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Atsushi Asai [20]A. Asai [7]
  1. Atsushi Asai (forthcoming). Tsunami-Tendenko and Morality in Disasters. Journal of Medical Ethics:2013-101629.
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  2. Y. Kadooka, A. Asai, M. Fukuyama & S. Bito (2014). A Comparative Survey on Potentially Futile Treatments Between Japanese Nurses and Laypeople. Nursing Ethics 21 (1):64-75.
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  3. Sakiko Masaki, Hiroko Ishimoto & Atsushi Asai (2014). Contemporary Issues Concerning Informed Consent in Japan Based on a Review of Court Decisions and Characteristics of Japanese Culture. BMC Medical Ethics 15 (1):8.
    Since Japan adopted the concept of informed consent from the West, its inappropriate acquisition from patients in the Japanese clinical setting has continued, due in part to cultural aspects. Here, we discuss the current status of and contemporary issues surrounding informed consent in Japan, and how these are influenced by Japanese culture.
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  4. Noriko Nagao, Yasuhiro Kadooka & Atsushi Asai (2014). Comparison of Ethical Judgments Exhibited by Clients and Ethics Consultants in Japan. BMC Medical Ethics 15 (1):19.
    Healthcare professionals must make decisions for patients based on ethical considerations. However, they rely on clinical ethics consultations (CEC) to review ethical justifications of their decisions. CEC consultants support the cases reviewed and guide medical care. When both healthcare professionals and CEC consultants face ethical problems in medical care, how is their judgment derived? How do medical judgments differ from the ethical considerations of CECs? This study examines CECs in Japan to identify differences in the ethical judgment of clients and (...)
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  5. Kuniko Aizawa, Atsushi Asai & Seiji Bito (2013). Defining Futile Life-Prolonging Treatments Through Neo-Socratic Dialogue. BMC Medical Ethics 14 (1):51.
    In Japan, people are negative towards life-prolonging treatments. Laws that regulate withholding or discontinuing life-prolonging treatments and advance directives do not exist. Physicians, however, view discontinuing life-prolonging treatments negatively due to fears of police investigations. Although ministerial guidelines were announced regarding the decision process for end-of-life care in 2007, a consensus could not be reached on the definition of end-of-life and conditions for withholding treatment. We established a forum for extended discussions and consensus building on this topic.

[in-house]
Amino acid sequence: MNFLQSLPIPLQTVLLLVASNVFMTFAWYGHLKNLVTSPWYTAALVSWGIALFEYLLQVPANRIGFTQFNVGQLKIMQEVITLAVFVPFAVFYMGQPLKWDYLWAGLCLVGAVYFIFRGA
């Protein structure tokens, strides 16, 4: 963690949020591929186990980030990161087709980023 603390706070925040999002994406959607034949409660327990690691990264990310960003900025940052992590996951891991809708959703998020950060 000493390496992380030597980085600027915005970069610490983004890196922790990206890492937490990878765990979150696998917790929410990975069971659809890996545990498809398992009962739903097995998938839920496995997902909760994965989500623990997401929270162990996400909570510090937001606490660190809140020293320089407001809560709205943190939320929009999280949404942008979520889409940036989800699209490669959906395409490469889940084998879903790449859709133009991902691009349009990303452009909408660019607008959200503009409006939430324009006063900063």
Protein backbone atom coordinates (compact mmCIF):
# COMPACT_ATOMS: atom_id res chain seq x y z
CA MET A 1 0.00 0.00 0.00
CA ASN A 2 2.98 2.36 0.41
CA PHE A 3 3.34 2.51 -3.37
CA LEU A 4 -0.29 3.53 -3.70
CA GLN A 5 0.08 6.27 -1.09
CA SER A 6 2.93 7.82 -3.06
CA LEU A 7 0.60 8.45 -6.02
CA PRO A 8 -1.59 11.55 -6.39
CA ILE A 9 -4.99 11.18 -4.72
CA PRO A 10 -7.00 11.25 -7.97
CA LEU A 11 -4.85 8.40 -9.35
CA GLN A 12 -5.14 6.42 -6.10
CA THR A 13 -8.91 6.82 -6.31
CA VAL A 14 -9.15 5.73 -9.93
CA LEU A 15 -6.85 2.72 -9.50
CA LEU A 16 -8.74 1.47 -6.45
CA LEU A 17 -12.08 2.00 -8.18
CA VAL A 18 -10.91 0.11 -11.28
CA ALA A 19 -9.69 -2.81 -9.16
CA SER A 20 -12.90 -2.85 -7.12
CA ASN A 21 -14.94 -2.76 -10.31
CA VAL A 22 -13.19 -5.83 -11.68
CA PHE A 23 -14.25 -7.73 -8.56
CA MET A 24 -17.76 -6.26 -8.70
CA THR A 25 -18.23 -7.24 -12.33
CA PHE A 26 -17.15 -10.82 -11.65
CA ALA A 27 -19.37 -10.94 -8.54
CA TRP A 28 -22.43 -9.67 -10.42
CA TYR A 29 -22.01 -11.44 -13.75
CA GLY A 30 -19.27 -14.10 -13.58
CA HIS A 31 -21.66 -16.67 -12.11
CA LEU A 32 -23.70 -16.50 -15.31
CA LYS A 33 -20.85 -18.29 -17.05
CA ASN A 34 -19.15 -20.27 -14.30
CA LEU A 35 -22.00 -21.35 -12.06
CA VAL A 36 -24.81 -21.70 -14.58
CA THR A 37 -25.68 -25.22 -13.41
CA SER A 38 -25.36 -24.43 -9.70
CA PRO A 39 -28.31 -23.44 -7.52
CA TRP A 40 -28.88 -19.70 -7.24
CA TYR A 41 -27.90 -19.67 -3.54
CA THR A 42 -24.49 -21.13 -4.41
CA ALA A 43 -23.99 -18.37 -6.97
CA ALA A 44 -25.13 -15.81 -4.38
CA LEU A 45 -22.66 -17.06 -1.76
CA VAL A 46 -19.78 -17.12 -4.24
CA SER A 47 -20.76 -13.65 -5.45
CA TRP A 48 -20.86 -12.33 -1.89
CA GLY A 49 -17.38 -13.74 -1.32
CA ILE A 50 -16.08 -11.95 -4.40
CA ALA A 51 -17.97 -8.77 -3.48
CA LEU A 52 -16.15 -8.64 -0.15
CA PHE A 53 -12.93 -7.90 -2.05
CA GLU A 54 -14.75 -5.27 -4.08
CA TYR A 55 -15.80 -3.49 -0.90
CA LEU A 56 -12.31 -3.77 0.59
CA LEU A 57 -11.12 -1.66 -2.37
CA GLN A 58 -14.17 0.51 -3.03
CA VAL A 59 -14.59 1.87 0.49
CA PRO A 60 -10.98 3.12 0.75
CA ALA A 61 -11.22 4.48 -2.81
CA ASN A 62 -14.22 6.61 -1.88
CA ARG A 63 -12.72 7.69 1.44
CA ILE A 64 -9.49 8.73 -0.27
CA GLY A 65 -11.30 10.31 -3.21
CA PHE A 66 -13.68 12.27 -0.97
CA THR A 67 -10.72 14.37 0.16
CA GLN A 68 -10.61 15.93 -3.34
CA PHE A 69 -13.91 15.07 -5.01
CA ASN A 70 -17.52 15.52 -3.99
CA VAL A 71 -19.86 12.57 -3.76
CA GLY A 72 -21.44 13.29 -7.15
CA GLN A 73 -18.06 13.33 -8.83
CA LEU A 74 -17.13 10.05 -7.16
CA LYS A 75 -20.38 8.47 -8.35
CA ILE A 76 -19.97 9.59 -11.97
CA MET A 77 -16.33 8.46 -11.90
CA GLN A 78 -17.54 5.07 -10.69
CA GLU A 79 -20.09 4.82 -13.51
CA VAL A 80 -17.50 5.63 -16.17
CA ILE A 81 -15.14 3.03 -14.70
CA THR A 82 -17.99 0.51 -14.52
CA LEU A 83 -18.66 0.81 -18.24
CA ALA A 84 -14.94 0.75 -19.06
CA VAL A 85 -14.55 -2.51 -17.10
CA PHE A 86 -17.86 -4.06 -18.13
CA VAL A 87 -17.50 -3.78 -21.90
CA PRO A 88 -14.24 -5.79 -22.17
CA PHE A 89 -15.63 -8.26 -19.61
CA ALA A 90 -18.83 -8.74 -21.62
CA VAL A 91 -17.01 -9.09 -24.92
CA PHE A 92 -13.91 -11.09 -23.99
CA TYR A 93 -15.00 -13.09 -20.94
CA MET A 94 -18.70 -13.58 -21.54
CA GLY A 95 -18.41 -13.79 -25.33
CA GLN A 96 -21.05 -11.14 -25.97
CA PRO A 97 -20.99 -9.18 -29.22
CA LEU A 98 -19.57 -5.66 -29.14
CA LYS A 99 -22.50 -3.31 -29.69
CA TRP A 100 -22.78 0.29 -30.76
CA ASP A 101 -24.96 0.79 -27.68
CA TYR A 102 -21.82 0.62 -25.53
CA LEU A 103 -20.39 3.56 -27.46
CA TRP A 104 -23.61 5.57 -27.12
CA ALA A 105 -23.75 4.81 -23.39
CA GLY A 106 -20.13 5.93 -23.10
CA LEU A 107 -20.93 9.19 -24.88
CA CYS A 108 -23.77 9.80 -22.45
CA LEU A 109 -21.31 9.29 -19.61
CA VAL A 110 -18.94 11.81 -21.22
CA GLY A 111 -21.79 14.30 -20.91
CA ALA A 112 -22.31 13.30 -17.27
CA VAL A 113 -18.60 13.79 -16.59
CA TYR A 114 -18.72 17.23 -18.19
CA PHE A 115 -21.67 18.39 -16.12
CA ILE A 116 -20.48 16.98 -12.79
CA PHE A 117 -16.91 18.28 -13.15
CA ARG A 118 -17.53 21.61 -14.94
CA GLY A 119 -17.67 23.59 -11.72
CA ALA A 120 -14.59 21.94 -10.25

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  6. Atsushi Asai & Hiroko Ishimoto (2013). Should We Maintain Baby Hatches in Our Society? BMC Medical Ethics 14 (1):1-7.
    BackgroundA baby hatch called the “Stork’s Cradle” has been in place at Jikei Hospital in Kumamoto City, Japan, since May 10, 2007. Babyklappes were first established in Germany in 2000, and there are currently more than 90 locations. Attitudes regarding baby hatches are divided in Japan and neither opinions for nor against baby hatches have thus far been overwhelming. To consider the appropriateness of baby hatches, we present and examine the validity of each major objection to establishing baby hatches.DiscussionThere are (...)
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  7. Atsushi Asai & Yasuhiro Kadooka (2013). Reexamination of the Ethics of Placebo Use in Clinical Practice. Bioethics 27 (4):186-193.
    A placebo is a substance or intervention believed to be inactive, but is administered by the healthcare professional as if it was an active medication. Unlike standard treatments, clinical use of placebo usually involves deception and is therefore ethically problematic. Our attitudes toward the clinical use of placebo, which inevitably includes deception or withholding information, have a tremendous effect on our practice regarding truth-telling and informed consent. A casual attitude towards it weakens the current practice based on shared decision-making and (...)
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  8. Sakiko Masaki & Atsushi Asai (2013). Seeing-Off of Dead Bodies at Death Discharges in Japan. Medical Humanities 39 (2):131-136.
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  9. A. Asai, S. Maki & Y. Kadooka (2012). Ethical Reflections on the Thoughts and Lives of Kurosawa's Doctors. Medical Humanities 38 (1):38-43.
    The year 2010 marked the centenary of the birth of Akira Kurosawa (1910–1998), whose works have been reassessed favourably in the last couple of years in Japan. During his lifetime, Kurosawa directed and produced three films whose chief characters are medical doctors: Drunken Angel (1948), The Quiet Duel (1949) and Red Beard (1965). This paper discusses these three films and examines the thoughts and lives of the three protagonists from the perspective of modern medical ethics. The films depict contemporary ethical (...)
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  10. Yasuhiro Kadooka, Atsushi Asai & Seiji Bito (2012). Can Physicians' Judgments of Futility Be Accepted by Patients?: A Comparative Survey of Japanese Physicians and Laypeople. BMC Medical Ethics 13 (1):7.